The second year of the pandemic also saw the emergence of a sort of nostalgia among viewers for at least one aspect of the old pay-TV experience: channel browsing. Advertising-supported services like PlutoTV, Tubi, and Peacock offered familiar ‘live’ channels (mostly 24/7 thematic programming loops, with some live information) curated like a TV program guide by cable. This “backward” alternative has proven to be so popular that PlutoTV’s parent company has announced a batch of background channels for its premium service, Paramount +. The newest internet-connected smart TVs run apps from all streaming services and seamlessly integrate recessed channels, meaning a viewer today can look a lot like their 1975 counterpart – pointing just one click on a screen, without the need for cables or set-top boxes – except that the 2021 viewer enjoys exponential variety and choice.

With the torrent of revenue generated from all these streaming subscriptions, programming budgets have exploded. Netflix will spend $ 20 billion in 2022. Disney will spend $ 33 billion on company-wide content, but much of it will go to Disney +, Hulu, and streamer ESPN +. Amazon will spend $ 12 billion on Prime Video and IMDb TV, its own emerging streamer. Streaming TV is set to experience its biggest year in 2022, at least on the supply side.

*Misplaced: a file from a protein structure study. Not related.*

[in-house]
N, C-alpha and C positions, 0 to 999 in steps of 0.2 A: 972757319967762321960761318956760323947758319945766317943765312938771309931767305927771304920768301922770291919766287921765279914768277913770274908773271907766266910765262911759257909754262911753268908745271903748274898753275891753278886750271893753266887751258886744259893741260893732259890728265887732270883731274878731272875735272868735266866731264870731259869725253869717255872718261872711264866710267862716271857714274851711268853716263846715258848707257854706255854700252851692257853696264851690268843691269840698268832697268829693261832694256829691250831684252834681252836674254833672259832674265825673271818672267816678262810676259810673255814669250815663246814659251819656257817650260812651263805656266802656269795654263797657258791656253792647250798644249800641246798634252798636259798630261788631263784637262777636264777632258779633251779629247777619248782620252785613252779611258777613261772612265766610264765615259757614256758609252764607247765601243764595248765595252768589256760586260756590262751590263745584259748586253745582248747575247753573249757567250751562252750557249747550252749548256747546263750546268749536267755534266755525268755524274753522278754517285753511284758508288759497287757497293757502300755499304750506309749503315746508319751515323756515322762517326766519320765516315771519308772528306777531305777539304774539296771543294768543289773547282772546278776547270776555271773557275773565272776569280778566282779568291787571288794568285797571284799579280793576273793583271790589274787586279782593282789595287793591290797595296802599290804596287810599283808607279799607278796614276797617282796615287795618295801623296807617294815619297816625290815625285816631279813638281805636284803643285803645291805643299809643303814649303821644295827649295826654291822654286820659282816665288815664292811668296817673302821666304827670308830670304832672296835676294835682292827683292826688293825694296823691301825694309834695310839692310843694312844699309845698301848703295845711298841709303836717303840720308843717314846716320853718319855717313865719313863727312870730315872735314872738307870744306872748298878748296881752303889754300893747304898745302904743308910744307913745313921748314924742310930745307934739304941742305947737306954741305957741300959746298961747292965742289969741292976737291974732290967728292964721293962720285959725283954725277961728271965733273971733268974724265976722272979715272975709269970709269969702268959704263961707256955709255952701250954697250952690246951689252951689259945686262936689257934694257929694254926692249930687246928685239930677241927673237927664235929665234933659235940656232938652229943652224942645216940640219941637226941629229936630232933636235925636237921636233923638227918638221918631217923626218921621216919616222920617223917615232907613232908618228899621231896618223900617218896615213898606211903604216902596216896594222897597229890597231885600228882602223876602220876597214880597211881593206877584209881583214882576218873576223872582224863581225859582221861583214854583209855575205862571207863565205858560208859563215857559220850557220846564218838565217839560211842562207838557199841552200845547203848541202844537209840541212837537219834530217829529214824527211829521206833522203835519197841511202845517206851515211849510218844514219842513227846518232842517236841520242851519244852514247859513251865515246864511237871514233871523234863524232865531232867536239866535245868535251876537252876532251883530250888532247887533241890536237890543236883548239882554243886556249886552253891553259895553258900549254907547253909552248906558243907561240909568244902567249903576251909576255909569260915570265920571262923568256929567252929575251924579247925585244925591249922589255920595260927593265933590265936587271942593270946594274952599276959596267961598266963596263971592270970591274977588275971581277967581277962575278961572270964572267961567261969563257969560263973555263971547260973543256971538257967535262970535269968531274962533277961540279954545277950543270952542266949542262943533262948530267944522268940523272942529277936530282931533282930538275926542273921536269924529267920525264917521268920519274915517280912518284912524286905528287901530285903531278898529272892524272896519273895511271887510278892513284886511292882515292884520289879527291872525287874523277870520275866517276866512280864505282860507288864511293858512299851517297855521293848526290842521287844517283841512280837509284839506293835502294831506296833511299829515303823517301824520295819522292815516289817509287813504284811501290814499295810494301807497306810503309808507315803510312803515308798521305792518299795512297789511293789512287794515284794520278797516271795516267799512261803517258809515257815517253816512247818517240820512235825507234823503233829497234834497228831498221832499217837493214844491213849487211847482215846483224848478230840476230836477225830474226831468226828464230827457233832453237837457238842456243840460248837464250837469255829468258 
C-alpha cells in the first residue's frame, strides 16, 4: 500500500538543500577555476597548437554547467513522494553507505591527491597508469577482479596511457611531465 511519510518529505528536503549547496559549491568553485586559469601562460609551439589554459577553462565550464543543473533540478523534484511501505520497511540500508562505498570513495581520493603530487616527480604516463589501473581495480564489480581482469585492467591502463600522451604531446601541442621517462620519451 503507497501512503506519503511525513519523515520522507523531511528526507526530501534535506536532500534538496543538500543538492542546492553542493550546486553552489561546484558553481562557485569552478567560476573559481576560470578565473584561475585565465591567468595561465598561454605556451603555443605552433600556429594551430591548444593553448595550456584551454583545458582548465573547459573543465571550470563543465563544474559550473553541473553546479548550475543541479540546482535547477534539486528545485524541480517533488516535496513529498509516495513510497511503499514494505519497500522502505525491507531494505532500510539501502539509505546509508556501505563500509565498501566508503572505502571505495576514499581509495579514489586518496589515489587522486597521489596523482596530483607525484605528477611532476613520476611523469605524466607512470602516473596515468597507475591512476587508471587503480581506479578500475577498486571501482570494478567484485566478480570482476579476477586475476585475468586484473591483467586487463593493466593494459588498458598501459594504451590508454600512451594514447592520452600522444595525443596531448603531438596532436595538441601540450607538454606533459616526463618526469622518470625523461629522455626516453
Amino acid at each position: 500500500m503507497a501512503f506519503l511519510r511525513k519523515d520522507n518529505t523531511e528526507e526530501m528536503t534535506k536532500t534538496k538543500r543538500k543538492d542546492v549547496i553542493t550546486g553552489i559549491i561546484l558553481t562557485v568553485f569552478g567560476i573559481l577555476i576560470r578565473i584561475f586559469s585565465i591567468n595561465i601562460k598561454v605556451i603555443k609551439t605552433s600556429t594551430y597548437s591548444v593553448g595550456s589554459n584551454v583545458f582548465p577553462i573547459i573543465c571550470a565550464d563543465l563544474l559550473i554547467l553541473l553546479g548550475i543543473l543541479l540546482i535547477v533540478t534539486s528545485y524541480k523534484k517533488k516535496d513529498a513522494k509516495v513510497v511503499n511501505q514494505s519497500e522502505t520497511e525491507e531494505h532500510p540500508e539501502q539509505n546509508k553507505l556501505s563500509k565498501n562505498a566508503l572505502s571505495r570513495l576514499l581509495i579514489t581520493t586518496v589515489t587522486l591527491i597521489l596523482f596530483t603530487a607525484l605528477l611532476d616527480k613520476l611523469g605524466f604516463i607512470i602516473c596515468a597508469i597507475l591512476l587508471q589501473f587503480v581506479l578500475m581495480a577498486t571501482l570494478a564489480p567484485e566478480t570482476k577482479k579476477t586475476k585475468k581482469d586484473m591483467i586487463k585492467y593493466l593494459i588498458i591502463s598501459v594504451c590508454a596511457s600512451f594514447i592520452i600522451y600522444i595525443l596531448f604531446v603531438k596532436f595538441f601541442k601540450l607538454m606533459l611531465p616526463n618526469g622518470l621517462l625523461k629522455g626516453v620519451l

On the demand side, the public is still grappling with two major challenges. The first is economical: prevent their monthly streaming bills from reaching what they previously paid for cable or satellite. The second challenge is effective: finding the shows they want to watch next without a lot of on-screen navigation and the growing feeling that there is just too much many good tv there. And the problems are related: If people feel like they’re paying for a lot of shows they don’t watch or can’t find, they might switch to streamlined channels that cost nothing more than the psychic toll caused by commercials. Since the future of television was streaming, it happened. How expansive, ambitious, and interesting is how expansive, ambitious, and interesting streaming TV is, that’s what we’ll continue to find out in 2022.

Aaron Barnhart has been writing on television since 1994, including 15 years as a television critic for the Kansas City Star.